“At first you’re just thinking about your own house, your life. But the more you look around, the more your awareness expands. It’s about your whole community.  They are your family.”

Just hours after the storm, Red Cross response vehicles circled neighborhood streets delivering hot coffee, snacks and water to residents whose lives had been turned upside down overnight.

“We’ve gone through a lot. But that cup of coffee reconnected me to humanity,” Rick said. “For a second we felt like we were back to normal. It made me cry.”

Story by Katie Wilkes, Marketing Manager, American Red Cross of Chicago & Northern Illinois

Being Prepared 221 Miles Offshore

OLYMPUS DIGITAL CAMERAMany types of emergencies can occur on an offshore oil rig, which is why Dan Workman’s employer requires him to be CPR and First Aid certified.

Dan works on a rig in the Gulf of Mexico located 221 miles offshore. For the past four years he has commuted from Palos Hills, Illinois to Texas to work three-week shifts on the rig. Dan has been re-certified several times now and says the training has definitely proved useful.

“When my co-workers get minor cuts and can’t help themselves, I bandage them up,” he said.

Dan has also witnessed more severe injuries. During one of his shifts, a fallen crane crushed a coworker’s pelvis and injured his leg. There’s a medic onboard to respond to emergency situations, but ensuring every worker is trained and prepared is vital. Dan has also been involved with the Red Cross blood services for many years by donating blood while in school and deployed in the military.

As a regular blood donor and knowing how to perform First Aid, Dan is prepared to save lives.

Story and photo by Kamryn McPike

Giving the Perfect Gift Just Became Easy

ARC2013_ProductPage_290x290disv6 (1)Christmas morning is about waking up to spending time with loved ones. It’s about feasting and spreading holiday cheer. Most importantly, it’s about giving.

You can give a gift that with meaning for someone in need. All it takes is just a few clicks of a computer mouse button online at the American Red Cross Holiday Giving Catalog.

So, what makes the Red Cross Holiday Giving Catalog so special?

Your gift can give shelter to the woman and her children who lost their home to a fire. It provides phone cards and Military comfort kits to a wounded service member to call home to loved ones. There are many people in need and your gift can make all the difference.

For only $50, you can provide infant care supplies like diapers or formula for a baby affected by a home fire. You can help 50 young children live healthier lives through vaccinations.  You can give hot meals that provide comfort and strength when disaster strikes. And, as the Chicago region grows colder this winter, you can wrap people in warm blankets through your gift.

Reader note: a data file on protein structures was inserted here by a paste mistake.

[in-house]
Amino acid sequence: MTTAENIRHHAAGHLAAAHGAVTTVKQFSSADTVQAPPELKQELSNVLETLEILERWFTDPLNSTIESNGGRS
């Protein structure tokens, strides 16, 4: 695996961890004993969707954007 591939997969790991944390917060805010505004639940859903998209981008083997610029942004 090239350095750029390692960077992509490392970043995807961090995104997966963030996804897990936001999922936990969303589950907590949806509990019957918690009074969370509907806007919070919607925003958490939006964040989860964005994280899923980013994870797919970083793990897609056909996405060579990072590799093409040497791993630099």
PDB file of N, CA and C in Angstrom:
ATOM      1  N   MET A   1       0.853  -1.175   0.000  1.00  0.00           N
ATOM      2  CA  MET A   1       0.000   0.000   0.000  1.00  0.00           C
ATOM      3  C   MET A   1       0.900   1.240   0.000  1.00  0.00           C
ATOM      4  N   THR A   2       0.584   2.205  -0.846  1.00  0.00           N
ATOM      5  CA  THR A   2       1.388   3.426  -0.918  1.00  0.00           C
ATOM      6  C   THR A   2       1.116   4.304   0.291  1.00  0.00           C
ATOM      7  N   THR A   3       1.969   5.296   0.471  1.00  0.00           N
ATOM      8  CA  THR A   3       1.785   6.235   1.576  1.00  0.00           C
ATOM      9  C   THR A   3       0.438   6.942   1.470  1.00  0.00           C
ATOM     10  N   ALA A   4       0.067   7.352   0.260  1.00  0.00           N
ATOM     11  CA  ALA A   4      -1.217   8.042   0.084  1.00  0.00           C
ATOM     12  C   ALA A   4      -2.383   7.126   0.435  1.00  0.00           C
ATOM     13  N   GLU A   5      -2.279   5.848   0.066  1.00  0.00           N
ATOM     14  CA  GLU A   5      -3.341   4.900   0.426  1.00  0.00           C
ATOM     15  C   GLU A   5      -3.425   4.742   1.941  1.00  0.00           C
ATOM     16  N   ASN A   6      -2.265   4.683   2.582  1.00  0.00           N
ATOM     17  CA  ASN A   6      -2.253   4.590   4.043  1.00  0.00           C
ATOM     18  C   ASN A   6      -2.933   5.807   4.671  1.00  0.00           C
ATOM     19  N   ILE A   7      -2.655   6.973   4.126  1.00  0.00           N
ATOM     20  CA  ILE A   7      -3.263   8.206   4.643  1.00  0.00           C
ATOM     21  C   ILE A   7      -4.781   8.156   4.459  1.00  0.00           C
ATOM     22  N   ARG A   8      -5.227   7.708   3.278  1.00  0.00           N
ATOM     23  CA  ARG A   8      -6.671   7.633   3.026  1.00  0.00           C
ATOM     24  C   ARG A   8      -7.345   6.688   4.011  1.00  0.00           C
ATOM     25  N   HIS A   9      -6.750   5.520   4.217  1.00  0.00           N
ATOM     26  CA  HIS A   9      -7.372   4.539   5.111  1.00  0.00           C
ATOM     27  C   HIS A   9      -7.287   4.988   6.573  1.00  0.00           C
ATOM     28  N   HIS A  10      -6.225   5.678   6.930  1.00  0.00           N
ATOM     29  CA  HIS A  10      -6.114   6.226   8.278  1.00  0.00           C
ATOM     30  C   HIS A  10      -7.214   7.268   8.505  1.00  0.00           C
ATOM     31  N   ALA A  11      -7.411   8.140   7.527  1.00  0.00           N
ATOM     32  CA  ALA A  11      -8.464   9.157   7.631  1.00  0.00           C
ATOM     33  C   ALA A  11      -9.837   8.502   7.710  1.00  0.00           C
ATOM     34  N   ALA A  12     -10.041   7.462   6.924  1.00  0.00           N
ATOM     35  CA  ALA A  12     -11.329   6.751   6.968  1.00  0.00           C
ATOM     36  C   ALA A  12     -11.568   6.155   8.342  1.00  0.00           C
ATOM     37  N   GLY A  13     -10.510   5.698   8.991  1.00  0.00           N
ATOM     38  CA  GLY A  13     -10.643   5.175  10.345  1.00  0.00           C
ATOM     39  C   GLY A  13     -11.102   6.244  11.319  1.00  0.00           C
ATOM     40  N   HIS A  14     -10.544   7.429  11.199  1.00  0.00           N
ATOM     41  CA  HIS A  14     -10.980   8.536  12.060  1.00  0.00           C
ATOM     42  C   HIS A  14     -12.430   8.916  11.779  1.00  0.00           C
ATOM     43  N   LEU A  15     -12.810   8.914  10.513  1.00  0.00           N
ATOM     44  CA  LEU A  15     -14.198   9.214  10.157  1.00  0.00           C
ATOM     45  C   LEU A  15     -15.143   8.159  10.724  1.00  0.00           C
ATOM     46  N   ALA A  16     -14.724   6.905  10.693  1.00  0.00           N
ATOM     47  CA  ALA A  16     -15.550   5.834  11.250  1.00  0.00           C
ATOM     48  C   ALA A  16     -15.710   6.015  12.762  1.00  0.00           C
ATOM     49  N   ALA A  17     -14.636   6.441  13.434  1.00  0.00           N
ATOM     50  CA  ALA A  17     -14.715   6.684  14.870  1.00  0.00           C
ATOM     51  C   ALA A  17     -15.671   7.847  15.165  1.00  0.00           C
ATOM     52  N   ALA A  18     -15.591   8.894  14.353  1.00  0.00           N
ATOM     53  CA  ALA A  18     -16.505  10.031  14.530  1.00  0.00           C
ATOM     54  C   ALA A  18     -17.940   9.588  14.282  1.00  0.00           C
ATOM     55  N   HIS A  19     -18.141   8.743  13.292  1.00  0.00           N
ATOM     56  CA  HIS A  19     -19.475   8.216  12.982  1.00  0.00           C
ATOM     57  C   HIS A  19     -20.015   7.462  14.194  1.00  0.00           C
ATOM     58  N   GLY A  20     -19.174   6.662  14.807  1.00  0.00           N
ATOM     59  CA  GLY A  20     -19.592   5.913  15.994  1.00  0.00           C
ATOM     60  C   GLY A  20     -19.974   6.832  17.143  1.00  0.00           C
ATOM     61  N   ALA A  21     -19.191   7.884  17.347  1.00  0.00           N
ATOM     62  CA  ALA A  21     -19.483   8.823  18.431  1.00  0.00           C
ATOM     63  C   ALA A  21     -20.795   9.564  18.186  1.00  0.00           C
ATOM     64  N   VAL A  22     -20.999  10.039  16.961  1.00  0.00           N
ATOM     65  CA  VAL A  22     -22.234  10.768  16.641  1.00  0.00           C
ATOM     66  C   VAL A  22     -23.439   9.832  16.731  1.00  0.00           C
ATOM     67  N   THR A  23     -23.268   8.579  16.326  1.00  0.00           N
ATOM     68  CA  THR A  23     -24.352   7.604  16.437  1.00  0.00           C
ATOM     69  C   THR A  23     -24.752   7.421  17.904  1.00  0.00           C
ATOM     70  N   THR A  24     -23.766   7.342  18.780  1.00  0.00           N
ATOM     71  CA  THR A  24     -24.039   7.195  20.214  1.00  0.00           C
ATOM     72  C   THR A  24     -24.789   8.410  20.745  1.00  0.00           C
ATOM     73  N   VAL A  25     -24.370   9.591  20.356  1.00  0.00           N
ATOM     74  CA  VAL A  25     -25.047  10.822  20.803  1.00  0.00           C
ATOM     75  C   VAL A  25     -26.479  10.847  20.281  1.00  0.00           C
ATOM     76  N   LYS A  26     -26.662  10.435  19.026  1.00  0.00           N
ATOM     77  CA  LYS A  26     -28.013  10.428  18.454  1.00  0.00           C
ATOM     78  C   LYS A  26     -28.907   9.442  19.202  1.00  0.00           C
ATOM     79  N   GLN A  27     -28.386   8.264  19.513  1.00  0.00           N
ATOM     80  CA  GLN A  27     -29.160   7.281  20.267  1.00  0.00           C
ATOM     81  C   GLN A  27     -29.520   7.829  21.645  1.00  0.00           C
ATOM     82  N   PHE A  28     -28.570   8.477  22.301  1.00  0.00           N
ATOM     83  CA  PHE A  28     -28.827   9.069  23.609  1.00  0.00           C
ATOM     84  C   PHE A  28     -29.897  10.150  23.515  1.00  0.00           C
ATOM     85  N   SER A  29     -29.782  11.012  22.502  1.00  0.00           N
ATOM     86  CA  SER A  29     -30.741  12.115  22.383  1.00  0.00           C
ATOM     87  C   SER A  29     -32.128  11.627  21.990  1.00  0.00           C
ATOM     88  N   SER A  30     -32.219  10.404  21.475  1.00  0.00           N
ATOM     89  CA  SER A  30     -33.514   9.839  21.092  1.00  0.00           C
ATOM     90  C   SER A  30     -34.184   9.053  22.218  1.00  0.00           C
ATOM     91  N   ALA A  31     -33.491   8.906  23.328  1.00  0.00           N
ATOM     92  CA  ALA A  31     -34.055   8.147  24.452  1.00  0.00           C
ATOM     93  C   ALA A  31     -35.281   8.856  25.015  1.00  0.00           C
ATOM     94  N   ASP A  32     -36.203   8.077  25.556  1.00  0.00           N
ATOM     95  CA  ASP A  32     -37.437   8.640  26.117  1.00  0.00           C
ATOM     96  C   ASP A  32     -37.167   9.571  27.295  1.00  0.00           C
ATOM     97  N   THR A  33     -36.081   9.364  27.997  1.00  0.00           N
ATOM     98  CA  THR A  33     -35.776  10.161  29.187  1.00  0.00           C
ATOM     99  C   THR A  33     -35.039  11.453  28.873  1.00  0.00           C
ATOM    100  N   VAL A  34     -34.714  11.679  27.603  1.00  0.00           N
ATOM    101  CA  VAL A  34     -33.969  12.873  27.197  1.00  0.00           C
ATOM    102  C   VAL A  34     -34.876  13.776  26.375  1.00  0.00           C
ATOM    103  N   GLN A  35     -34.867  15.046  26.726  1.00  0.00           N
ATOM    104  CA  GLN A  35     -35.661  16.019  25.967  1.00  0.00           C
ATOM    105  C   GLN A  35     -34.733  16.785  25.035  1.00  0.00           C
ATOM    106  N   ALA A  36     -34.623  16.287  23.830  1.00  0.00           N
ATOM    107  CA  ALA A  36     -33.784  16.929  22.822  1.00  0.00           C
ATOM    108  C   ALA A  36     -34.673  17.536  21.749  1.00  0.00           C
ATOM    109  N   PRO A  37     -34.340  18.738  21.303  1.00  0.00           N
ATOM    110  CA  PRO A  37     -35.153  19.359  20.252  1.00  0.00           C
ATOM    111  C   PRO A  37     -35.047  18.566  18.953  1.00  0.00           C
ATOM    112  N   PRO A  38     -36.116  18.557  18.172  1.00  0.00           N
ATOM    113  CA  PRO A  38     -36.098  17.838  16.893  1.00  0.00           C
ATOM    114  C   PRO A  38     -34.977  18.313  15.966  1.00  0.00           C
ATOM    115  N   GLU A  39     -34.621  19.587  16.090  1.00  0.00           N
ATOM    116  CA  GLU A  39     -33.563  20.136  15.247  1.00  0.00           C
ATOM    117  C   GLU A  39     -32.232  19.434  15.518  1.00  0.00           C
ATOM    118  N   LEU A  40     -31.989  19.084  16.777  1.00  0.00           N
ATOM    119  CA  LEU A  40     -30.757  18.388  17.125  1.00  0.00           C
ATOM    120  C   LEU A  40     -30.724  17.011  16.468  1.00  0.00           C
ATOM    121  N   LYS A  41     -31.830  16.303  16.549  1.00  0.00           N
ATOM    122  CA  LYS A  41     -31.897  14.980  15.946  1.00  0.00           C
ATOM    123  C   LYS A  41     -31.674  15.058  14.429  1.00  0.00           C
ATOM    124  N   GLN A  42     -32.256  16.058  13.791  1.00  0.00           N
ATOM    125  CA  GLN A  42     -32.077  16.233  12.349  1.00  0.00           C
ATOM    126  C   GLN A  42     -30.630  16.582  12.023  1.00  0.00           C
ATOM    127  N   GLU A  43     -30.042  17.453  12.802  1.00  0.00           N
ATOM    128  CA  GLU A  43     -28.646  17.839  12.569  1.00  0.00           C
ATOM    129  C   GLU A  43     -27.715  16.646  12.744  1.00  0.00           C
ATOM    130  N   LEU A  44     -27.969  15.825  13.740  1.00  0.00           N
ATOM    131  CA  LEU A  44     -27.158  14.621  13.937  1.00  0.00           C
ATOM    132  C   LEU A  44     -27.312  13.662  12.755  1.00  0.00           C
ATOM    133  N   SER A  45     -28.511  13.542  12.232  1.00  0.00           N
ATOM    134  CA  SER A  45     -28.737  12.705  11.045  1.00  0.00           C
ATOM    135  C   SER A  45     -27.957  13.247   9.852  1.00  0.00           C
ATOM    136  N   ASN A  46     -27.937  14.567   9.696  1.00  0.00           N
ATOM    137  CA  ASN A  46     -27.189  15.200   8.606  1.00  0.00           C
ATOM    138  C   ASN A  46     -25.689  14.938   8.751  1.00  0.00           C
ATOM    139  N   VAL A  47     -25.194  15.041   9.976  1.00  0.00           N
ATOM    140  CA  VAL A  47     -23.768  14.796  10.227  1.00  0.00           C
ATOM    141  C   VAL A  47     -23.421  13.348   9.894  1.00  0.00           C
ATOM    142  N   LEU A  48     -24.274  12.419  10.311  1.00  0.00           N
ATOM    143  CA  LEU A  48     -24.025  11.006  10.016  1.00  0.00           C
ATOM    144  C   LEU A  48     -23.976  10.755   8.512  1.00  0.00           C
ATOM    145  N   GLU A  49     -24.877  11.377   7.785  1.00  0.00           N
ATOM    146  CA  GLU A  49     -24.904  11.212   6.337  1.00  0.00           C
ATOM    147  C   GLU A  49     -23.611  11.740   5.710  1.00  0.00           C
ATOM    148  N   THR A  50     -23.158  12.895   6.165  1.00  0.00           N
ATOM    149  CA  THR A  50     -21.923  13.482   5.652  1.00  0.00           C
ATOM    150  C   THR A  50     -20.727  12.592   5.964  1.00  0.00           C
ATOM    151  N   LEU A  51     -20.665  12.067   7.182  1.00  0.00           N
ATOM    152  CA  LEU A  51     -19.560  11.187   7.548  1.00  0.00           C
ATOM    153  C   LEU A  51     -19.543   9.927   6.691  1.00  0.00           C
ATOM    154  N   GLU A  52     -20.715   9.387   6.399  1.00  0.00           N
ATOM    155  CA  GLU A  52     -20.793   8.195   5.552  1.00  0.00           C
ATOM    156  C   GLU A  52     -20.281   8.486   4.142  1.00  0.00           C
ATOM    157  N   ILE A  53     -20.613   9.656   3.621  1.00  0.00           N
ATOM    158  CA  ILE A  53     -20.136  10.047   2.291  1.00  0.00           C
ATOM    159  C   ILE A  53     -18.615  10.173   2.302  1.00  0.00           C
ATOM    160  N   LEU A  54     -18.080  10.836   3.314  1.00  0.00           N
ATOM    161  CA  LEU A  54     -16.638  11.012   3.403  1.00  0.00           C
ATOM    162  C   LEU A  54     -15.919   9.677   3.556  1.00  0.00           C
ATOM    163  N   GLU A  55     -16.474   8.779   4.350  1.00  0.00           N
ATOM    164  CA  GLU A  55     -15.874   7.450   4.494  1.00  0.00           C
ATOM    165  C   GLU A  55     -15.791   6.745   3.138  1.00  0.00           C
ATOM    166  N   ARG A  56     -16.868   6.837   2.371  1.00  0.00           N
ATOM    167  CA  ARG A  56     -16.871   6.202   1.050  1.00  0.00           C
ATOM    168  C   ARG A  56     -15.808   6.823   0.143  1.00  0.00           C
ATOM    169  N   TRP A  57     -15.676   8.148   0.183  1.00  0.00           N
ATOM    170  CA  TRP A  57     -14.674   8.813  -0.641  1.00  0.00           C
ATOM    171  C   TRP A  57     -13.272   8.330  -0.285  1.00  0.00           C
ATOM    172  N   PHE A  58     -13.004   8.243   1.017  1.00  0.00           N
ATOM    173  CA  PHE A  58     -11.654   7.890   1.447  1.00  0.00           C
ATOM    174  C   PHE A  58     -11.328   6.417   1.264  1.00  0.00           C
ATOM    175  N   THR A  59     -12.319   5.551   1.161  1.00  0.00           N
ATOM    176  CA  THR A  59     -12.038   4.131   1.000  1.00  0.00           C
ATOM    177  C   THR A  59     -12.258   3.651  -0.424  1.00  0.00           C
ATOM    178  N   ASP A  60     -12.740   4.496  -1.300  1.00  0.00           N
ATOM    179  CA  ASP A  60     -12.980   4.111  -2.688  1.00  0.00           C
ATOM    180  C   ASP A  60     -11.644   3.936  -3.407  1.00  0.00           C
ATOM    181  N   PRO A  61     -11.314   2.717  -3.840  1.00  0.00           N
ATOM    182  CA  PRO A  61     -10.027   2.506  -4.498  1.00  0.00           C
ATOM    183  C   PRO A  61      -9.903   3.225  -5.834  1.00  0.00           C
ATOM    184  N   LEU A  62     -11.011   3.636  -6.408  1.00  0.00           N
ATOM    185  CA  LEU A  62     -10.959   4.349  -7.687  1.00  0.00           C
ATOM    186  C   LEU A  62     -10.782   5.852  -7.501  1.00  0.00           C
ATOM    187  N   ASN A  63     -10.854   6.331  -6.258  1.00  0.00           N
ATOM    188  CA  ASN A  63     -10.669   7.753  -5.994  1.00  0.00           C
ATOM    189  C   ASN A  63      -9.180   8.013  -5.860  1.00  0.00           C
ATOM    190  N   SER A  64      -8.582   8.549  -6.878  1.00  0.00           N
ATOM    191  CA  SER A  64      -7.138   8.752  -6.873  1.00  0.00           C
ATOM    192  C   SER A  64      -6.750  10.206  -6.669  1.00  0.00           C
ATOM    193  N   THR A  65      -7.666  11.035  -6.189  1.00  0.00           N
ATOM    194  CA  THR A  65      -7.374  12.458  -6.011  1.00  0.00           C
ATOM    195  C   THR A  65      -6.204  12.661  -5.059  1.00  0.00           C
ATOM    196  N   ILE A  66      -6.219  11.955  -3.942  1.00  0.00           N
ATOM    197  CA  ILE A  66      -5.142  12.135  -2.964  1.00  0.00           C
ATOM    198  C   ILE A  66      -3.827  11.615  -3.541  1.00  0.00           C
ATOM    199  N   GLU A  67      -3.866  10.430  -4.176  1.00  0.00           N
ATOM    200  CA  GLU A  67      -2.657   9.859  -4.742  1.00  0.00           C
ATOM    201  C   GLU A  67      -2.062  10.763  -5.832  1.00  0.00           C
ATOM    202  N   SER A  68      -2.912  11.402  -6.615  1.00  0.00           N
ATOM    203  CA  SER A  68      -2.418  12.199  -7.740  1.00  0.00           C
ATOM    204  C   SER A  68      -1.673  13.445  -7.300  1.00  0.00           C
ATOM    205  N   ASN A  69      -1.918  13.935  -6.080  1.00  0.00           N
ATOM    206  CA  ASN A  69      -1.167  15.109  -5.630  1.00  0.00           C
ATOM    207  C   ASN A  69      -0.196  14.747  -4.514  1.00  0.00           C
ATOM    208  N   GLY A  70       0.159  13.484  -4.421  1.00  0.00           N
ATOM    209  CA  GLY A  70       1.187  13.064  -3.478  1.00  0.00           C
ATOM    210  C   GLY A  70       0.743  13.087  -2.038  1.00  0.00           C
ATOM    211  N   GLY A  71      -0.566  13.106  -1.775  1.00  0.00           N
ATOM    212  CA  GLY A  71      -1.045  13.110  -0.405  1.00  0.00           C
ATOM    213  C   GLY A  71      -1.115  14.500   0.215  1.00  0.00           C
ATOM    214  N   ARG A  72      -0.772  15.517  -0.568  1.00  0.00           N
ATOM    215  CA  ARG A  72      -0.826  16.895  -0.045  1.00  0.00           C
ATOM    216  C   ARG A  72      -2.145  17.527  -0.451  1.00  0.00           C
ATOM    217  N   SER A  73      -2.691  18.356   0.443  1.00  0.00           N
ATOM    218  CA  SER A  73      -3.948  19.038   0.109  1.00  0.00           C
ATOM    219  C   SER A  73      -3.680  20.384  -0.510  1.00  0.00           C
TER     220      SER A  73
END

Give something that means something this Christmas. Visit the catalog at www.chicagoredcross.org/holiday.

Written by: Diana Brokop

Frequent and first-time blood donors share a desire to help

Paul KruegerPaul Kreuger has donated blood 10 times. This time, the American Red Cross gave him a golden pin for donating a gallon of blood over the years.

Paul says he is glad he can help someone in need. “If I can and am eligible, then I should donate,” he said at a Chicago blood drive. “What’s stopping you?”

The Red Cross is grateful for long-time donors like Paul, and for first-time donors like Christina Theodorou, who overcame herChristina Theodorou fear of needles because she wanted to help save lives. As a medical student, Christina understands the need for blood through her research in thalassemia, a disorder that requires patients to undergo regular blood transfusions. Blood donations help these patients and many more. A total of 30 million blood components are transfused each year in the United States and more than 44,000 blood donations are needed every day.

Christina and Paul are not alone. They are joined by other donors who want to help save lives. Kristin Cleary, a frequent blood donor, realized her O positive blood is the second most needed blood type. Her time in the military reserves encouraged her to roll up her sleeve to donate to the Red Cross.

The donation process is simple. Start to finish, the process takes about an hour. The donation itself lasts about 8 to 10 minutes, but the gratification remains long after that.

Blood donors are extraordinary for stopping to take time out of their day to contribute to the urgent need for blood. Every two seconds someone in the U.S. needs blood. Join the cause by looking up a local blood drive near you.

—Written by: Amisha Sud

Red Cross Comforts Will County Family

Nine-year-old Briannea came home one morning with her older sisters, Alicea and Shyanne, and mother, Patricia, to find their house in Will County had burned from a fire and the windows were boarded. The family was devastated and didn’t know where to turn.